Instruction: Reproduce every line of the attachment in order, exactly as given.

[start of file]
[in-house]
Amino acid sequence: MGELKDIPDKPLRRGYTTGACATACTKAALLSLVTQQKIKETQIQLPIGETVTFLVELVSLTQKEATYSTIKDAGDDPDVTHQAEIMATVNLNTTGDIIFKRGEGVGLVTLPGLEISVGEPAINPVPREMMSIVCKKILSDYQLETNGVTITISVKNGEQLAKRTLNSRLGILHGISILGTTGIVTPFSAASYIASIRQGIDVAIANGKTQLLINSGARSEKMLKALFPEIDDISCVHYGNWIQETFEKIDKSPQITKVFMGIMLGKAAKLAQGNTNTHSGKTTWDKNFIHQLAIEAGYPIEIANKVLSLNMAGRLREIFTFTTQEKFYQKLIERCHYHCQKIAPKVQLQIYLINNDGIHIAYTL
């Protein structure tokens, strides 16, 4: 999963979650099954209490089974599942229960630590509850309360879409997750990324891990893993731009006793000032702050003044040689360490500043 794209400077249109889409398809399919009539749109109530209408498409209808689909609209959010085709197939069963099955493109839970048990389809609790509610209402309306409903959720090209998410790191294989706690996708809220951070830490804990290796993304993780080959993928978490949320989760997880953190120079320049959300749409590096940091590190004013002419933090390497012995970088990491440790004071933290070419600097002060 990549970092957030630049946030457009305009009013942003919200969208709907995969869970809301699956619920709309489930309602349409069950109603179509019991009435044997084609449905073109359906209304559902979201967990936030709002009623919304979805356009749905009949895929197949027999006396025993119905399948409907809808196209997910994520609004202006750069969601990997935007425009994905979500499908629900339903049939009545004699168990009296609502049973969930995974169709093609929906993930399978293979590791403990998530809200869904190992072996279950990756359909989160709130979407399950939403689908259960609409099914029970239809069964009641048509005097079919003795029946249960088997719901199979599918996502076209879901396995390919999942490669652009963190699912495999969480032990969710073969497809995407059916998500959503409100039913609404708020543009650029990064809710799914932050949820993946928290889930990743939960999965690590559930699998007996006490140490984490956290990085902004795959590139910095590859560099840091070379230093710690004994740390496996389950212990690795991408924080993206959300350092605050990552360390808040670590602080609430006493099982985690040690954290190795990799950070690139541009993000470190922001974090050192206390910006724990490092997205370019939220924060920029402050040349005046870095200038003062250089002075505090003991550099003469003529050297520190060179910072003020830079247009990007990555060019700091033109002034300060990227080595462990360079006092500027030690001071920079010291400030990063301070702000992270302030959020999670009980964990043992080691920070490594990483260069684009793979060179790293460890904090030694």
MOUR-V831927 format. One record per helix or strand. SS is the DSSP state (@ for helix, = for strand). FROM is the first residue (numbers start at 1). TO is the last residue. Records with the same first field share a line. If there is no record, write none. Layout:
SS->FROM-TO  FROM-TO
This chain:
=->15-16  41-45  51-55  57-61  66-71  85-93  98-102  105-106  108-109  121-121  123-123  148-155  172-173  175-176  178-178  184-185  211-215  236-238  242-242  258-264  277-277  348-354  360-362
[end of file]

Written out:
[in-house]
Amino acid sequence: MGELKDIPDKPLRRGYTTGACATACTKAALLSLVTQQKIKETQIQLPIGETVTFLVELVSLTQKEATYSTIKDAGDDPDVTHQAEIMATVNLNTTGDIIFKRGEGVGLVTLPGLEISVGEPAINPVPREMMSIVCKKILSDYQLETNGVTITISVKNGEQLAKRTLNSRLGILHGISILGTTGIVTPFSAASYIASIRQGIDVAIANGKTQLLINSGARSEKMLKALFPEIDDISCVHYGNWIQETFEKIDKSPQITKVFMGIMLGKAAKLAQGNTNTHSGKTTWDKNFIHQLAIEAGYPIEIANKVLSLNMAGRLREIFTFTTQEKFYQKLIERCHYHCQKIAPKVQLQIYLINNDGIHIAYTL
């Protein structure tokens, strides 16, 4: 999963979650099954209490089974599942229960630590509850309360879409997750990324891990893993731009006793000032702050003044040689360490500043 794209400077249109889409398809399919009539749109109530209408498409209808689909609209959010085709197939069963099955493109839970048990389809609790509610209402309306409903959720090209998410790191294989706690996708809220951070830490804990290796993304993780080959993928978490949320989760997880953190120079320049959300749409590096940091590190004013002419933090390497012995970088990491440790004071933290070419600097002060 990549970092957030630049946030457009305009009013942003919200969208709907995969869970809301699956619920709309489930309602349409069950109603179509019991009435044997084609449905073109359906209304559902979201967990936030709002009623919304979805356009749905009949895929197949027999006396025993119905399948409907809808196209997910994520609004202006750069969601990997935007425009994905979500499908629900339903049939009545004699168990009296609502049973969930995974169709093609929906993930399978293979590791403990998530809200869904190992072996279950990756359909989160709130979407399950939403689908259960609409099914029970239809069964009641048509005097079919003795029946249960088997719901199979599918996502076209879901396995390919999942490669652009963190699912495999969480032990969710073969497809995407059916998500959503409100039913609404708020543009650029990064809710799914932050949820993946928290889930990743939960999965690590559930699998007996006490140490984490956290990085902004795959590139910095590859560099840091070379230093710690004994740390496996389950212990690795991408924080993206959300350092605050990552360390808040670590602080609430006493099982985690040690954290190795990799950070690139541009993000470190922001974090050192206390910006724990490092997205370019939220924060920029402050040349005046870095200038003062250089002075505090003991550099003469003529050297520190060179910072003020830079247009990007990555060019700091033109002034300060990227080595462990360079006092500027030690001071920079010291400030990063301070702000992270302030959020999670009980964990043992080691920070490594990483260069684009793979060179790293460890904090030694």
MOUR-V831927 format. One record per helix or strand. SS is the DSSP state (@ for helix, = for strand). FROM is the first residue (numbers start at 1). TO is the last residue. Records with the same first field share a line. If there is no record, write none. Layout:
SS->FROM-TO  FROM-TO
This chain:
=->15-16  41-45  51-55  57-61  66-71  85-93  98-102  105-106  108-109  121-121  123-123  148-155  172-173  175-176  178-178  184-185  211-215  236-238  242-242  258-264  277-277  348-354  360-362